Discipline vs. Teachable Moments: Defined
Our team of Safety Representatives review thousands of student email messages and files each day, and they discover more inappropriate student content than any sane mind would willingly volunteer to see. The team then notifies emergency contacts and, if necessary, local law enforcement.
It’s then up to administrators, counselors and sometimes teachers to take matters from there. Your established policies regarding student behavior will determine how you handle a lot of these incidents, but some situations offer more flexibility. Discipline as punishment is often necessary. Those more flexible situations, however, can afford a ripened opportunity for teachable moments.
Let’s use a simple example to make this topic concrete. Suppose a Gaggle Safety Representative notifies you about an incident that involves cyberbullying. Charlie has been sending insulting and threatening messages to Jack.
What does it mean to discipline Charlie? To discipline is to subject another person to a set of standards, often using punishment to correct disobedience. Based on this definition, Charlie could lose privileges, serve time in detention or even be suspended.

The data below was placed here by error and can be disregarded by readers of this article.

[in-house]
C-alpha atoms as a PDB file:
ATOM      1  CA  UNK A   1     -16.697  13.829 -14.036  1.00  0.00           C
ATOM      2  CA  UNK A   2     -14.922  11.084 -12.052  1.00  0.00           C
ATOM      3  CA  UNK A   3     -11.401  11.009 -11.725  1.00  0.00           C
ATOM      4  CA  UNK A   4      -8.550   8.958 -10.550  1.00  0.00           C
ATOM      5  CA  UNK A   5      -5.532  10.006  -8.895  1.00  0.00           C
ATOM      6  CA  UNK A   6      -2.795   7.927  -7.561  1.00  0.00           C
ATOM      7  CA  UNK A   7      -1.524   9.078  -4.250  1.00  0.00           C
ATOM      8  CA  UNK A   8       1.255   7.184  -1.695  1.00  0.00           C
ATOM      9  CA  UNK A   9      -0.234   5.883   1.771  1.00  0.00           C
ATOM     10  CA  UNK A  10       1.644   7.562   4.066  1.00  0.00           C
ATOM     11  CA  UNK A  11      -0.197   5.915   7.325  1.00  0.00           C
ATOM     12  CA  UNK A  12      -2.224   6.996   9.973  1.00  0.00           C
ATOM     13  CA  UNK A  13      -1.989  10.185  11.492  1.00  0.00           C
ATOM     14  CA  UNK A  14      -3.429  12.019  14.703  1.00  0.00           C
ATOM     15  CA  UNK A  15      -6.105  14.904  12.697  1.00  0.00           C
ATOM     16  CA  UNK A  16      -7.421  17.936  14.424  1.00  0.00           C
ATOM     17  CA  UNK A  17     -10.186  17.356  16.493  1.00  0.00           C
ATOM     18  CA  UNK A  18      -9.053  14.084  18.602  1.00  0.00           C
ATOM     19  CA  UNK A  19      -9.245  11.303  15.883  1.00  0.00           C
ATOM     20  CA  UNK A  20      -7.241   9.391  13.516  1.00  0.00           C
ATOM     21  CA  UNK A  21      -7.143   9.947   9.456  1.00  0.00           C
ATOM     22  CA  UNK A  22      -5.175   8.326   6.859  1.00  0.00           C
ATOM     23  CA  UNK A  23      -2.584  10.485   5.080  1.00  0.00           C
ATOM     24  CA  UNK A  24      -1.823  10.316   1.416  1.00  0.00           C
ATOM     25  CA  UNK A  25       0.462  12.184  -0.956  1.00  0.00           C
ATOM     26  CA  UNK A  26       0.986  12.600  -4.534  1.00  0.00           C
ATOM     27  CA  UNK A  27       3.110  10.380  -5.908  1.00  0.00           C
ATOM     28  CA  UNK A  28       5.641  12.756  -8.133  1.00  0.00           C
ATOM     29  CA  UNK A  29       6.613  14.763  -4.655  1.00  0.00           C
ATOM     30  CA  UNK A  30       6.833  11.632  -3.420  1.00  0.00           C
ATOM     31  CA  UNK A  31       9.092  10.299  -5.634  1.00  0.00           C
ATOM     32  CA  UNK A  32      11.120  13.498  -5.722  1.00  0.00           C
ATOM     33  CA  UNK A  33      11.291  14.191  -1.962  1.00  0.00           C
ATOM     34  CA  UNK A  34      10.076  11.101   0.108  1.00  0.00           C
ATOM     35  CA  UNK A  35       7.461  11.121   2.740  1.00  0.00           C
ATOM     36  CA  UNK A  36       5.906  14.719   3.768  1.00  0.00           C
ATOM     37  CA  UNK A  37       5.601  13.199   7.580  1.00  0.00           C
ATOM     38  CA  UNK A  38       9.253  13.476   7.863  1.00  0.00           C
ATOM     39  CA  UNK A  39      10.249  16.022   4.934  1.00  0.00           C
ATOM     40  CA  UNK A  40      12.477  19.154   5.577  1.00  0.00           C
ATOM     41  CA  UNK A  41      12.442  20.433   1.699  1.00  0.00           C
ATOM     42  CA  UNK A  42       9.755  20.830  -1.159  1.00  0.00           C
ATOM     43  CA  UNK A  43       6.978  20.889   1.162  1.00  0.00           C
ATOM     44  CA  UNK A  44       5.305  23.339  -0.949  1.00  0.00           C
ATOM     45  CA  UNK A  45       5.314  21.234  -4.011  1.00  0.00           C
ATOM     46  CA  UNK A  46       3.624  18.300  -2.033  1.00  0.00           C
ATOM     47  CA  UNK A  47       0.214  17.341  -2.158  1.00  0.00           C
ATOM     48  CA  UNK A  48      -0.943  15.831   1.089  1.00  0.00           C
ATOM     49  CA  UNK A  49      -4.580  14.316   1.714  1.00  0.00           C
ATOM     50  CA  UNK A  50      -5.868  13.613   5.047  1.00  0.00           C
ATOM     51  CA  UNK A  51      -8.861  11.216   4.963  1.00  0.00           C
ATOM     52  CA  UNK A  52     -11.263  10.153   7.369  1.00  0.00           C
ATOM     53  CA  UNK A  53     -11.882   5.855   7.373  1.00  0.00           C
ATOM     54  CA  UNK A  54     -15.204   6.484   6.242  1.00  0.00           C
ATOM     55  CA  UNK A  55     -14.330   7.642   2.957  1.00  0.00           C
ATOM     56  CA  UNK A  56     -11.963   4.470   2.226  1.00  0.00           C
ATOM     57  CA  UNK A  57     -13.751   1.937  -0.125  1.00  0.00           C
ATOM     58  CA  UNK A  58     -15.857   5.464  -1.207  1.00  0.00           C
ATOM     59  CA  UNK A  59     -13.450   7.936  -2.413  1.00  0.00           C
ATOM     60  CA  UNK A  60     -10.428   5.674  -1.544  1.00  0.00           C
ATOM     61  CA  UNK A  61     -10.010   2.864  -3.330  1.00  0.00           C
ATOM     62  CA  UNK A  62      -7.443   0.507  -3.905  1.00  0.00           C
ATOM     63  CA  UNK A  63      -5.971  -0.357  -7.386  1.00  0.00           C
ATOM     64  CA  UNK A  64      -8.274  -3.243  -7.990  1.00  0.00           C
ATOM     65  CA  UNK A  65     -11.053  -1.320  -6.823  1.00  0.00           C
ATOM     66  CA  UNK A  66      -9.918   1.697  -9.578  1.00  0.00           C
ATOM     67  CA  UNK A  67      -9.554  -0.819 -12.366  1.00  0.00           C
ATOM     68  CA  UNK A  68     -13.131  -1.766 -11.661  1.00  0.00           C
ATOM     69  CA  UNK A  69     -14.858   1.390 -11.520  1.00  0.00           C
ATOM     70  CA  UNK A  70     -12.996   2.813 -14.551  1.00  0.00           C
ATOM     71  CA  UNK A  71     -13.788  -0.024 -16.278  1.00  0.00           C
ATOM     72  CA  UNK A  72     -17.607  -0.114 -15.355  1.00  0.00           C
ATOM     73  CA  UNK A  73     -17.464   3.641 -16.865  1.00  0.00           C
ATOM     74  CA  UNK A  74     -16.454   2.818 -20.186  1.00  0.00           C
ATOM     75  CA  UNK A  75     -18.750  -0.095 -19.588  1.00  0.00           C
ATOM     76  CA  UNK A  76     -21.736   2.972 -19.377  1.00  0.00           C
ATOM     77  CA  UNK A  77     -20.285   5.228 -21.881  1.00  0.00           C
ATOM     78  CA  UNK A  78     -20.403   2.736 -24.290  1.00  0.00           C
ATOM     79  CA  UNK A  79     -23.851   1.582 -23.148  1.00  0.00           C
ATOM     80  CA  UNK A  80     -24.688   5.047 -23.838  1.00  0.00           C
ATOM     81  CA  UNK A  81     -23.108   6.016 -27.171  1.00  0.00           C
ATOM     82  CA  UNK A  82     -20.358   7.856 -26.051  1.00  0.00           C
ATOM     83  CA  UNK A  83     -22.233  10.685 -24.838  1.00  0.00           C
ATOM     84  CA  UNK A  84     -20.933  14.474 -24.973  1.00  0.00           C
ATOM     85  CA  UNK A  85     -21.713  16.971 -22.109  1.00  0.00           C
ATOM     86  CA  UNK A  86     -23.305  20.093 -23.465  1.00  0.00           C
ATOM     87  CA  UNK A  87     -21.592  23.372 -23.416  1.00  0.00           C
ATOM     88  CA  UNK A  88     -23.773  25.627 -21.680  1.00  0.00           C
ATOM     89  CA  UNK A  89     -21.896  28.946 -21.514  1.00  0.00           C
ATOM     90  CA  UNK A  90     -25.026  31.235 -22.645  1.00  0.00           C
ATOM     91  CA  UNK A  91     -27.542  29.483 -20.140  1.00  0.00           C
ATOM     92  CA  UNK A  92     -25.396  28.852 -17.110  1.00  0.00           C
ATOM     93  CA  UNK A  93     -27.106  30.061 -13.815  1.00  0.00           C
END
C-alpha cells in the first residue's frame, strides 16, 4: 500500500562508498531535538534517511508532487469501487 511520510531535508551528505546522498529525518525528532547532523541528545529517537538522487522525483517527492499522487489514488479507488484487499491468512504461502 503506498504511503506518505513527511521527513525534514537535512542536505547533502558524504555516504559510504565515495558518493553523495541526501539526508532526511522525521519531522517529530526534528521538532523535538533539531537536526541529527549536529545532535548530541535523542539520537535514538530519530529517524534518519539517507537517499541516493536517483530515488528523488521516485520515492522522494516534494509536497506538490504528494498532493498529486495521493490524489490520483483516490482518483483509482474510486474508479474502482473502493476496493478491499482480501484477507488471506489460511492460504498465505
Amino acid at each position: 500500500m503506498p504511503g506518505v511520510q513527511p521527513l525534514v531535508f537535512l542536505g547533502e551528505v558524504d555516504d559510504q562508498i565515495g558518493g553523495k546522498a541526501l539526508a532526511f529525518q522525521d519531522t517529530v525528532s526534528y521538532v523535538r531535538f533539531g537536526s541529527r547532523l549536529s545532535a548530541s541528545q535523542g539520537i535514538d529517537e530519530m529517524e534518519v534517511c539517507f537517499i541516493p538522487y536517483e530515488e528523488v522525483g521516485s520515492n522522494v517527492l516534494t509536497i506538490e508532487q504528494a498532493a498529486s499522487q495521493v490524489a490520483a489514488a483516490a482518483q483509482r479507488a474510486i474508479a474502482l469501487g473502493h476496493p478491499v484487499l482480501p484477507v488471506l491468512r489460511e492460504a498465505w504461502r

The goal of these forms of punishment, it seems, is behavior modification. It’s possible Charlie will relent from his abusive treatment of Jack in the future–at least online, because he knows his words are filtered and reviewed. Identifying success with a modification in behavior has appeal because it’s quantifiable. Less reported incidents can be portrayed as a success.
One might argue, however, that behavior modification does not meet the overall goal of educating students. Education does not merely mean imparting information to students. It also demands a kind of moral formation; students should also acquire a conviction and a desire to be good to others and themselves.
A teachable moment, if successful, will modify Charlie’s behavior. Beyond this, however, a teachable moment should aim to impact Charlie’s moral horizon, so his values change and he no longer has a desire to hurt Jack. A teachable moment occurs when the timing is right, and the conditions are in place for a student to learn something entirely new. Charlie doesn’t merely add information to what he knows, but rather undergoes a change in his personal set of values.
Teachable moments are, without a doubt, more difficult. They require persuasion, as you bring the student to agree freely and come to terms with a new set of standards. They need finesse, patience and sincere interest in the well-being of students.
The next two posts on discipline and teachable moments will identify the real difference between the two and offer insights into when each is appropriate.
Part 1: Discipline vs. Teachable Moments: Defined
Part 2: The Real Differences Between Discipline and Teachable Moments
Part 3: 4 Important Questions When Deciding Between Discipline and Teachable Moments
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